I didn't actually celebrate Banana Bread day, although a few weeks later I almost started a fire while trying to warm up some frozen banana bread Eggos. After purchasing said waffles, I realized that my apartment has neither a toaster nor a baking sheet, so I stuck a few of the waffles on a broiler lid and popped it in the oven. A few minutes later, the smoke detector started shrieking. I turned off the oven, fanned the detector until it calmed down, then enjoyed my perfectly crisp Eggos. This happened on the day before Daylight Savings started, which is when you're supposed to check/change your smoke detector batteries, right? Well, mine works. Nothing like doing things the hard way.
I bring this up because it means we've made it! After this post on President's Day, I'll finally be finished blogging about my many celebrations during my extended "holiday season," and I can resume blogging about whatever I want, in a non-pigeonholed way. Several holidays have come and go since President's Day (Leap Year Day, the Oscars, Pi Day, St. Patrick's Day, Easter, March Madness, etc.), and they may get mentioned, but it won't be in a systematic way like I've been doing the past few weeks. So on to President's Day...
As I've mentioned, one of the keys to a good holiday is not working. I could've worked if I had wanted to--for some reason the Lehman Library at Columbia was open that day, even though a former U.S. President was once the Prez at CU, and Columbia has even recently hosted the president of a hostile nation. But I had better stuff to do, like get a haircut.
(This was my first haircut since late November, much longer than my usual haircut gap, but I had no choice. For that previous cut, I visited Richard Gore's Barbershop, a few blocks away from my apartment. When I first walked by it, I thought the sign said Richard Gere's Barbershop, and that's why I decided to go there.
If you try to imagine what Richard Gere's Barbershop might be like...I'm pretty sure Richard Gore's is the exact opposite. It was a very surreal experience. If you've ever seen the movie Barbershop, it was a lot like that, except the floors and the language were much dirtier, and there was no one in that shop that looked anything like Eve.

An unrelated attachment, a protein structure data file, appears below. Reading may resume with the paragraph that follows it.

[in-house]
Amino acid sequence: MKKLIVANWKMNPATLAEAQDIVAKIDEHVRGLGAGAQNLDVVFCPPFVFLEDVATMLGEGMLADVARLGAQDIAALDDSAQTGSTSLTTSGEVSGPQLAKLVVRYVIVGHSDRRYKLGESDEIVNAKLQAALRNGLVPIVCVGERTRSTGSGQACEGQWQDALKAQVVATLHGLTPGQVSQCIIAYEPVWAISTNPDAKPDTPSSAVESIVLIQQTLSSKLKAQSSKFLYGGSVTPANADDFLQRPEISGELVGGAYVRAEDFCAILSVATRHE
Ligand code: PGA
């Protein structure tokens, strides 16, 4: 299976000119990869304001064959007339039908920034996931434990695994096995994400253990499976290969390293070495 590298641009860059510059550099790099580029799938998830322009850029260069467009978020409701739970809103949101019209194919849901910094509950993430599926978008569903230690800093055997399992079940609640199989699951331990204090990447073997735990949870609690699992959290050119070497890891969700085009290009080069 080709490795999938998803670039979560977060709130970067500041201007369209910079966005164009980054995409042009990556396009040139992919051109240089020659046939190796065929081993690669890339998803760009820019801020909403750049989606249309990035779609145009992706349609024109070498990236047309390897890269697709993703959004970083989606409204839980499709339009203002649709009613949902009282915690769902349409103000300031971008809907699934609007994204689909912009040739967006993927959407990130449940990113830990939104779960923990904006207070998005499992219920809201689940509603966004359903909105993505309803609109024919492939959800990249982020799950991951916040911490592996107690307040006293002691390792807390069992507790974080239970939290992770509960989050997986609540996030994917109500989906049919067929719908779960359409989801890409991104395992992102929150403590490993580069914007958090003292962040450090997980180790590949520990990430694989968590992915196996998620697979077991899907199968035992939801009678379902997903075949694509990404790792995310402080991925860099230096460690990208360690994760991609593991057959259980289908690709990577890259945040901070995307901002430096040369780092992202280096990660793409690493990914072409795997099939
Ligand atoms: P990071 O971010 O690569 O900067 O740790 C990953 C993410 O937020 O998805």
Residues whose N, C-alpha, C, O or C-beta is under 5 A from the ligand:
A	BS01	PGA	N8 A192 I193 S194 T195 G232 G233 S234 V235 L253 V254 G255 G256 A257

My barber, Marlon, asked me what I wanted, and when I told him "a 2 on the sides and scissors on the top," he basically told me he was philosophically opposed to using scissors, and that he could do anything with clippers that other barbers can do with scissors (this may be true, but he didn't demonstrate it on me).
That was pretty much all he said to me until he was about finished, because he was always either on the phone while buzzing me (from what I overheard, it seems Marlon had recently been released from prison, and was involved in some shady business dealings), or running out the door to talk to friends he saw passing by (I don't think I want to know what they talked about), and my haircut ended up taking about 45 minutes. Amazingly, my wallet was still in my jacket pocket when I went to pay him after (I've actually been paranoid about having my wallet stolen since I started using one in junior high, but it's never happened).
Because he used clippers instead of scissors, my hair was way too short in the front, a sort of modified Caesar. It actually looked decent for the first day or two, but that quickly changed. It took forever for it to grow out, and it was finally semi-ready to be cut again on President's Day. I'm not sure if I topped my pal Joey for longest blog parenthetical statement, but mine did include three interior parentheticals. Anyway...)
This time I went to Supercuts. I walked in and asked for the Millard Fillmore, and rather than try to explain my lame President's Day joke, I actually didn't make it. I got my hair cut the way I usually do, and was reasonably satisfied.
That night, I went on my first date since arriving in New York (no, I'm not embarrassed about it, I just had a lot to say before I got to this part). The "lucky" girl was Rosemary, a really nice girl in my ward, the one who wasn't repulsed by the haggis (that wasn't a test or anything, although it certainly didn't hurt). Monday is not a typical date day, but it was a day we were both available. We got crepes at a place near where I work (but not that day! Holidays rule!), then went to FHE, where I taught my group some improv exercises and the game "What Are You Doing?," an old LOL crowd-pleaser. My favorite moments were Sarah's "nosing octopi" and Rosemary's "hugging Joeys" (you had to be there, especially if you've never seen the game played). After FHE, she went home with her sister, and I went back to my place--kind of strange, but I'm sure no more awkward an ending than there would've been had I walked her home. Again, Monday dates are weird. But I had fun.
And isn't that what President's Day is all about? (Well, that, and honoring the great men who have led our country. And Warren Harding.)